Nia Franklin, the former Miss New York, was crowned Miss America earlier this fall. Tom Briglia
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Black women have been crowned with these titles in the past, but never at the same time.
“Tonight a door was opened and I could not be more grateful to have been the one to have walked through it,” Tunzi wrote on Instagram after her win. “May every little girl who witnessed this moment forever believe in the power of her dreams and may they see their faces reflected in mine.”
Miss Teen USA Kaliegh Garris, who inspired fans when she rocked her natural curls during the Miss Teen USA finale in April, also celebrated Tunzi’s victory on Instagram.
Kaliegh Garris was crowned Miss Teen USA in April. Paras Griffin / Getty Images
“New sister alert!!” she wrote in the caption. “Congratulations to @zozitunzi I am so excited to get (to) know you and grow through this year together.”
It looks like there is plenty of love between these history-making pageant winners.
Miss Teen USA Kaliegh Garris, Miss America Nia Franklin and Miss USA Cheslie Kryst stopped by Extra in October to celebrate their shared milestone.Gary Gershoff / Getty Images
Miss USA Cheslie Kryst and Miss America Nia Franklin, who have apparently become close friends over the past year, were also on hand to mark Tunzi’s historic victory. (Kryst placed in the top 10 in the Miss Universe competition that night.)
Miss USA Cheslie Kryst placed in the top 10 in this year’s Miss Universe competition. Paras Griffin / Getty Images
“I’m blown away by how Cheslie represented our country tonight!” Franklin wrote to her friend on Instagram. “You gave us comedy, clarity, and charisma. You never cease to amaze me and I can’t wait to see all that you continue to do as @missusa!”
Some other inspiring women also celebrated the crowning of four black pageant winners this year.
Michelle Obama captured her feelings about it in a single hashtag: #BlackGirlMagic.
#BlackGirlMagic 💪🏾 https://t.co/Du0hUf81wB
— Michelle Obama (@MichelleObama) December 10, 2019
Oprah Winfrey also noted Tunzi’s historic win.
“Congratulations Miss South Africa, the new Miss Universe! Agree with you…leadership is the most powerful thing we should be teaching young women today,” she wrote on Twitter.
Congratulations Miss South Africa, the new Miss Universe @zozitunzi! Agree with you…leadership is the most powerful thing we should be teaching young women today. We welcome your visit to #OWLAG, our Leadership Academy for Girls 🇿🇦🇿🇦🇿🇦 https://t.co/YL0NeO40QU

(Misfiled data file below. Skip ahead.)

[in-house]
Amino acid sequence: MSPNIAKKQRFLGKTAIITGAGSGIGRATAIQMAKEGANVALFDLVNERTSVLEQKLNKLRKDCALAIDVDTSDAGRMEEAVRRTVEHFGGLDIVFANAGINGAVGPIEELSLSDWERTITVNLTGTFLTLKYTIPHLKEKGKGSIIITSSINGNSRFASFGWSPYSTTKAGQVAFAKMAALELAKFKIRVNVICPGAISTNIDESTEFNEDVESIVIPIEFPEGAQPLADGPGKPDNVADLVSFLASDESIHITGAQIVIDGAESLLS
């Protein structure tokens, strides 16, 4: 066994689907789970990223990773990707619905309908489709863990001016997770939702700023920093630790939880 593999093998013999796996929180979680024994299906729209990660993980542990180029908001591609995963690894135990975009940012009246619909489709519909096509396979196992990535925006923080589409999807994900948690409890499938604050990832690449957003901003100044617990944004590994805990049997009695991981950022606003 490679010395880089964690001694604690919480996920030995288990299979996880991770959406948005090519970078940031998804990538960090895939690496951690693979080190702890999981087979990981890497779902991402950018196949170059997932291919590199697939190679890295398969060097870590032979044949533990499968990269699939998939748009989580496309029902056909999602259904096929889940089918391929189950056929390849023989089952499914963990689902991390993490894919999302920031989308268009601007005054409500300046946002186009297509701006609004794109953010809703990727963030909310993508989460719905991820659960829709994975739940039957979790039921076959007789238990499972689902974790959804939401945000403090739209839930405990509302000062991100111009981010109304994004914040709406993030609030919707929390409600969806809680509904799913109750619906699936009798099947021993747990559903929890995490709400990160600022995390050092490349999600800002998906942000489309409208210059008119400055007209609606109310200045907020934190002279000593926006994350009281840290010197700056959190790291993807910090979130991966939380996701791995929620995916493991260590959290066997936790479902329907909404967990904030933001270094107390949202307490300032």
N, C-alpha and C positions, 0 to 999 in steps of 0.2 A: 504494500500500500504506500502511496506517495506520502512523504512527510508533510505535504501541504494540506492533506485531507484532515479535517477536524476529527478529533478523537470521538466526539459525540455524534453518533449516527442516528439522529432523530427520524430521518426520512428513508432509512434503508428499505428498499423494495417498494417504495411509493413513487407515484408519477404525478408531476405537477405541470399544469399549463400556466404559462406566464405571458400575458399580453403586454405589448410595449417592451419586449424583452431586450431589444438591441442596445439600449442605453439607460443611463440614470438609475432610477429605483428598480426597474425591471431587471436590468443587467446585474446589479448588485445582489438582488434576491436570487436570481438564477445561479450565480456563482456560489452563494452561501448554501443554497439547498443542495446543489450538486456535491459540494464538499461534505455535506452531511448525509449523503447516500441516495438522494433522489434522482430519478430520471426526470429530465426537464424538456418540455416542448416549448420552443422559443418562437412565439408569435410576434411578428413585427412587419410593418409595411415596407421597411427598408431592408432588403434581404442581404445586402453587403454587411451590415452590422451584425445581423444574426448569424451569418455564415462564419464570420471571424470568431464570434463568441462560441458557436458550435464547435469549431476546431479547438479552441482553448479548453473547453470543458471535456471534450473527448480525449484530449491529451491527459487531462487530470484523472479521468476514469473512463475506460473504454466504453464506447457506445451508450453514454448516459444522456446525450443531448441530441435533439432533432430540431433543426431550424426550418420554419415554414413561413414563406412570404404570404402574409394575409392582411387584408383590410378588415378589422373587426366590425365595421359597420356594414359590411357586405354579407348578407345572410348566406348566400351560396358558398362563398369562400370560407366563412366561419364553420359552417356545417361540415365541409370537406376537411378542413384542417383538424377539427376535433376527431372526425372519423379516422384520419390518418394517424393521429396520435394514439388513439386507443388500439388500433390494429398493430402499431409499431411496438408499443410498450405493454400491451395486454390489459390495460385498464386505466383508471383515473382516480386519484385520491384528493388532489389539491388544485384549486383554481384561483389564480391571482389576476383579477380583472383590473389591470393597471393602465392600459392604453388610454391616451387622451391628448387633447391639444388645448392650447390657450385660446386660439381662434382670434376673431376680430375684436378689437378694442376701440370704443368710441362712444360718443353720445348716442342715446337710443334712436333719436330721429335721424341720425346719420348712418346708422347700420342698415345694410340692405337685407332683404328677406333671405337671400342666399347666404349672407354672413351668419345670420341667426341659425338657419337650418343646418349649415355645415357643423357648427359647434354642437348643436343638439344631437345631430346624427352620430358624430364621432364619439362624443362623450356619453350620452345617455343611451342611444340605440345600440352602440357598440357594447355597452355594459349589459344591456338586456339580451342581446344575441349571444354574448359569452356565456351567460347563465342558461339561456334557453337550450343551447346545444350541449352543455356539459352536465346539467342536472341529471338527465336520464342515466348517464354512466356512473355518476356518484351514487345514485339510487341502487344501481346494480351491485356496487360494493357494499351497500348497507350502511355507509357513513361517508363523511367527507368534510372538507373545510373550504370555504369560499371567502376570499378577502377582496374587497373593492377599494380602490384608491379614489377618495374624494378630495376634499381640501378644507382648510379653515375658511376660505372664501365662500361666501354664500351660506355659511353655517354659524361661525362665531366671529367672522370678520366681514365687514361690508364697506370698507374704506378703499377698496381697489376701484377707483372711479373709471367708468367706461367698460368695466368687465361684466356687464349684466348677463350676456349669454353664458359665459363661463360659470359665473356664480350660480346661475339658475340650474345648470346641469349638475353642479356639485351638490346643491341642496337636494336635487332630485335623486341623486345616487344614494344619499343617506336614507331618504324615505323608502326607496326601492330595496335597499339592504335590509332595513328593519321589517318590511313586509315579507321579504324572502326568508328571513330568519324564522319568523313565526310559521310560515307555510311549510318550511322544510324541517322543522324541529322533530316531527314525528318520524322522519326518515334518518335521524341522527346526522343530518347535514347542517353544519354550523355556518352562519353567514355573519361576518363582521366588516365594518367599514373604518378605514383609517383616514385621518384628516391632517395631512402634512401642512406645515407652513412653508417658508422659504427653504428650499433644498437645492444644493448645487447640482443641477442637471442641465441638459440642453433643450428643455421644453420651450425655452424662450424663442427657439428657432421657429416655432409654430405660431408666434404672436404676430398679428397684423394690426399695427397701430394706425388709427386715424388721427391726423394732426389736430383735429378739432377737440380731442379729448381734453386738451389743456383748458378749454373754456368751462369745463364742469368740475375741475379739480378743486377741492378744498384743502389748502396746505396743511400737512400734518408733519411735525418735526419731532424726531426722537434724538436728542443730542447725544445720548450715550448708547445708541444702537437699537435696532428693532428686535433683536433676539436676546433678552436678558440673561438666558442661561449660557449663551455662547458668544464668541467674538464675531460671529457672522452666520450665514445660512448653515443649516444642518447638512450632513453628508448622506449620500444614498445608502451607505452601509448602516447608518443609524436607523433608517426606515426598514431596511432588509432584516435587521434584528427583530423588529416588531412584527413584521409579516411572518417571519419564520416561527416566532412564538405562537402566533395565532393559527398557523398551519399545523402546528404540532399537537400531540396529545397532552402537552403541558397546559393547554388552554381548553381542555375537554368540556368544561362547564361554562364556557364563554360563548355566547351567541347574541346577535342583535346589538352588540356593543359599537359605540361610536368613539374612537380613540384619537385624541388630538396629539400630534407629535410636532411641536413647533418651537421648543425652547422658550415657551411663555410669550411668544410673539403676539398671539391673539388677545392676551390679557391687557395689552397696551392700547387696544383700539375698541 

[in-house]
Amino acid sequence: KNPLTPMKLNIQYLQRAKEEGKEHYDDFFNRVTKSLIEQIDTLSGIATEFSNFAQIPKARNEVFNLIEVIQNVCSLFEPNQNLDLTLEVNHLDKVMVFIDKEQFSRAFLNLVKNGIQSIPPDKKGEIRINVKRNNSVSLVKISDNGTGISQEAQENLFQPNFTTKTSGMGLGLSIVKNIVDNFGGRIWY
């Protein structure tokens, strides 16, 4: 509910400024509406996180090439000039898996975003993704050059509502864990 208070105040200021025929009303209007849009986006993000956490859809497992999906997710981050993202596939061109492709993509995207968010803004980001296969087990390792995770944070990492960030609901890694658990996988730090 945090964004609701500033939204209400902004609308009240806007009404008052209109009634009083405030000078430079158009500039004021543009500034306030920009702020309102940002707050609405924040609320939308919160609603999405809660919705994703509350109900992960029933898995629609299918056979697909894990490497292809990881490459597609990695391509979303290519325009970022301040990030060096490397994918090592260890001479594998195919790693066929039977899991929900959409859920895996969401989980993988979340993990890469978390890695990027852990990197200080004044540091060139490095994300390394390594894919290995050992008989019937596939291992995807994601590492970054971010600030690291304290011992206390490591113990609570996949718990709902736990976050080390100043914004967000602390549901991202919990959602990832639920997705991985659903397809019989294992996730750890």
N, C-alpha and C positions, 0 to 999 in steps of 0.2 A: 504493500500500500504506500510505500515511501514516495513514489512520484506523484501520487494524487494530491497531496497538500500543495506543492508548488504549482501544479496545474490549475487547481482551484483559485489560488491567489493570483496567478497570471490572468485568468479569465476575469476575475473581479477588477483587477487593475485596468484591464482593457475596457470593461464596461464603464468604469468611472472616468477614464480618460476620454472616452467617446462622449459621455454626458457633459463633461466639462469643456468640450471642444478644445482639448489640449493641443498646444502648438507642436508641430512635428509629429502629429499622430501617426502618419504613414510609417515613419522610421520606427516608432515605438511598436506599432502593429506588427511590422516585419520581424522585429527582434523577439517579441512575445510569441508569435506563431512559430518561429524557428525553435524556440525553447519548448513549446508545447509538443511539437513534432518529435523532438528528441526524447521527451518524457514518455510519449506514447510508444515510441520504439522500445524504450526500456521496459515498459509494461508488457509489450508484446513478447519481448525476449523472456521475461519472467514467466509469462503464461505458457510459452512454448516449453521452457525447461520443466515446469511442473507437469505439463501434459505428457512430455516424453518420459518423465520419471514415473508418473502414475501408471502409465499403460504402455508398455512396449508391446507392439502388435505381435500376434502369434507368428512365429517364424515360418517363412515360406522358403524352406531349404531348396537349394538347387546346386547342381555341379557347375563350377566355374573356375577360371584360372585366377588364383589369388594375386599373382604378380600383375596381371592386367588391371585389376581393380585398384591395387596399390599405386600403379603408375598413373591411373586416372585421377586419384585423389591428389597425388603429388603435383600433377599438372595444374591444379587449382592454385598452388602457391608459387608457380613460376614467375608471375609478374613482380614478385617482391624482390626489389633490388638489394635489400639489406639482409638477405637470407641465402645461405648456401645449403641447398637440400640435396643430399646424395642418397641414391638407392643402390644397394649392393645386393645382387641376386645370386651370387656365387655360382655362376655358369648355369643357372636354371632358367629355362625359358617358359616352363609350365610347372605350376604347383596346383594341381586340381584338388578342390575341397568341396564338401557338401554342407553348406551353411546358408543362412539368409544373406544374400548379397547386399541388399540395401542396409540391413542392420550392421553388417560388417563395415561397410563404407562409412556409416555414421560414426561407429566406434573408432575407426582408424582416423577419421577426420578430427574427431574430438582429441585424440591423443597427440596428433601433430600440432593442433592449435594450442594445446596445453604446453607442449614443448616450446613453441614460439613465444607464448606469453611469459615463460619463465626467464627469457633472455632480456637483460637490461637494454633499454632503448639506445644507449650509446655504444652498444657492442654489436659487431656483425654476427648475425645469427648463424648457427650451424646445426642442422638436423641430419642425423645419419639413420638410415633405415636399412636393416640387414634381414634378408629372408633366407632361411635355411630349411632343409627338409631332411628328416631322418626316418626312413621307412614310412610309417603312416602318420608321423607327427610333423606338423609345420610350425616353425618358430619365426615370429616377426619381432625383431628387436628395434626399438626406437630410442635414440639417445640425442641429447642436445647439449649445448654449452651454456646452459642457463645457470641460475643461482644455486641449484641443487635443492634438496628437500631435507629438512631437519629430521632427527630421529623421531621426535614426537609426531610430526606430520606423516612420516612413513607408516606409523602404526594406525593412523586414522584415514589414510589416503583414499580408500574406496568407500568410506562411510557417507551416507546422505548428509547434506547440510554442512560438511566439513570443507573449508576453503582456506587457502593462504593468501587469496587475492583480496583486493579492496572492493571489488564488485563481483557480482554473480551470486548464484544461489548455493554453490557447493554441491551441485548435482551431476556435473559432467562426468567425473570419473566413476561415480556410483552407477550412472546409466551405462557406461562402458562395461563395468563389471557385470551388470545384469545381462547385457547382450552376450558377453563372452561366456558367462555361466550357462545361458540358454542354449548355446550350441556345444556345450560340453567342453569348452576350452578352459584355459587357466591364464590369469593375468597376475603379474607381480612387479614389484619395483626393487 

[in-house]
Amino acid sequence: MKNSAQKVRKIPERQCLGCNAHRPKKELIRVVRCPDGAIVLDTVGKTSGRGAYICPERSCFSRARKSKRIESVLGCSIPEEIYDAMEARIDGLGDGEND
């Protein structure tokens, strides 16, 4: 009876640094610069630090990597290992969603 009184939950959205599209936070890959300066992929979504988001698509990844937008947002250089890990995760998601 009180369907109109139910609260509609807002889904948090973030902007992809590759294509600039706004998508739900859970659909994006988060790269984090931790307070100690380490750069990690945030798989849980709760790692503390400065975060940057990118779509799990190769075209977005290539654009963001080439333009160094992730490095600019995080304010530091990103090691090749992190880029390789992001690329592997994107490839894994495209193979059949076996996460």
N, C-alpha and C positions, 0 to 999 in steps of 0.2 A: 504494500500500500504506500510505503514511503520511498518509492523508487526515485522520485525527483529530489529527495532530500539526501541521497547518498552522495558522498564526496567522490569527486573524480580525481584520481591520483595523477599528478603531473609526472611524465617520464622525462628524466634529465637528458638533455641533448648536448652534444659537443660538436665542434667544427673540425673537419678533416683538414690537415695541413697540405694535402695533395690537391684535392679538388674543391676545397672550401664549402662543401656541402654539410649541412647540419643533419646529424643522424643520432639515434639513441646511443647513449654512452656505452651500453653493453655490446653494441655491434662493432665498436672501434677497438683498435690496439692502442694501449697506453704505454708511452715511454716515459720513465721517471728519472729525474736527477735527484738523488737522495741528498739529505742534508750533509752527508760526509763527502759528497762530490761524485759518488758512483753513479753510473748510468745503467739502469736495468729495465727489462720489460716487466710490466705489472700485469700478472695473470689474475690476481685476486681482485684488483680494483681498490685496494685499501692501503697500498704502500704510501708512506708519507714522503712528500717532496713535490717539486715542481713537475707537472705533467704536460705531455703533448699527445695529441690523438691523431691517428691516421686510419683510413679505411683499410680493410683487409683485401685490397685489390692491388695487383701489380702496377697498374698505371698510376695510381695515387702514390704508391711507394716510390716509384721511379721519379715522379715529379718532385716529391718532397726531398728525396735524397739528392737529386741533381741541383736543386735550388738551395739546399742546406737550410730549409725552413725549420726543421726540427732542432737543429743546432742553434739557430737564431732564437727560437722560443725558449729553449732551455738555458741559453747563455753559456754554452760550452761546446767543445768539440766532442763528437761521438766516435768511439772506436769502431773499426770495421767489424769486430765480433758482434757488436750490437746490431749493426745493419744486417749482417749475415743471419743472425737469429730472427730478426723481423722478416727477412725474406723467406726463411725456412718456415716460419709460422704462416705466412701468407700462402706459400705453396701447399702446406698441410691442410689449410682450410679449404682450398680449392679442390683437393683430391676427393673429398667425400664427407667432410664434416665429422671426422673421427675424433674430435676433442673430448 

— Oprah Winfrey (@Oprah) December 9, 2019
And Tyra Banks weighed in on Instagram.
“So proud of you and what you stand for. So many little girls in South Africa and beyond will now feel their dreams are indeed in reach,” she wrote.
College Sophomore From Houston Is Crowned Miss USA at Pageant
Miss Texas, Chelsi Smith, an education major from Houston, was crowned Miss USA 1995 before a home state crowd Friday night.
The 21-year-old sophomore at San Jacinto Junior College, who gives motivational speeches to urban youth, won the swimsuit and interview rounds based on judges’ scores.
Miss USA 1994, Lu Parker of South Carolina, crowned her successor.
First runner-up among the 51 delegates was Shanna Lynn Moakler, a 19-year-old fashion model from New York City who won the evening gown competition.
Second runner-up was Nicole Lynn Holmes, 20, of Marion, Ill., a junior at Southern Illinois University.
Pageant organizers said Smith will receive $207,000 in cash and prizes and represent the United States in the Miss Universe pageant this spring in Windhoek, Namibia.
Bob Goen, weekend host of “Entertainment Tonight,” and MTV video disc jockey Daisy Fuentes hosted the 44th annual Miss USA pageant, held for the second consecutive year at the South Padre Island Convention Centre.
A panel of 10 judges rated the delegates in swimsuit, evening gown and interview categories.
Miss Universe Inc., a wholly owned subsidiary of Madison Square Garden, produces the Miss Universe, Miss USA and Miss Teen USA pageants. The events are not connected to the more established Miss America pageant.
The panel of judges: soap opera star Peter Barton, Dr. Joyce Brothers, actress K Callan, Dallas Cowboys defensive lineman Jim Jeffcoat, Casey Kasem, fashion designer Chris Kole, Miss USA 1952 Jackie Loughery, actor E.G. Marshall, fashion designer Mary McFadden and actress Kiki Shepard.
Miss Jamaica crowned Miss World 2019
Image copyright Getty Images
Toni-Ann Singh has won the 69th Miss World beauty pageant.
It’s the first time in history that black women hold the titles for Miss USA, Miss Teen USA, Miss America, Miss Universe and Miss World.
The 23-year-old student was born in St Thomas, Jamaica, and plans to study medicine and become a doctor.
She tweeted on Saturday: “Please know that you are worthy and capable of achieving your dreams… you have a PURPOSE.”
Toni-Ann impressed judges at the event in ExCel London after singing Whitney Houston’s I Have Nothing, and answering a variety of questions.
She said: “This feels like a dream, I’m so grateful.”
“Whatever it is you see in me, thank you. I’m ready to get to work.”
She beat 111 other contestants representing different countries, to be the fourth Jamaican winner of the title since the competition began.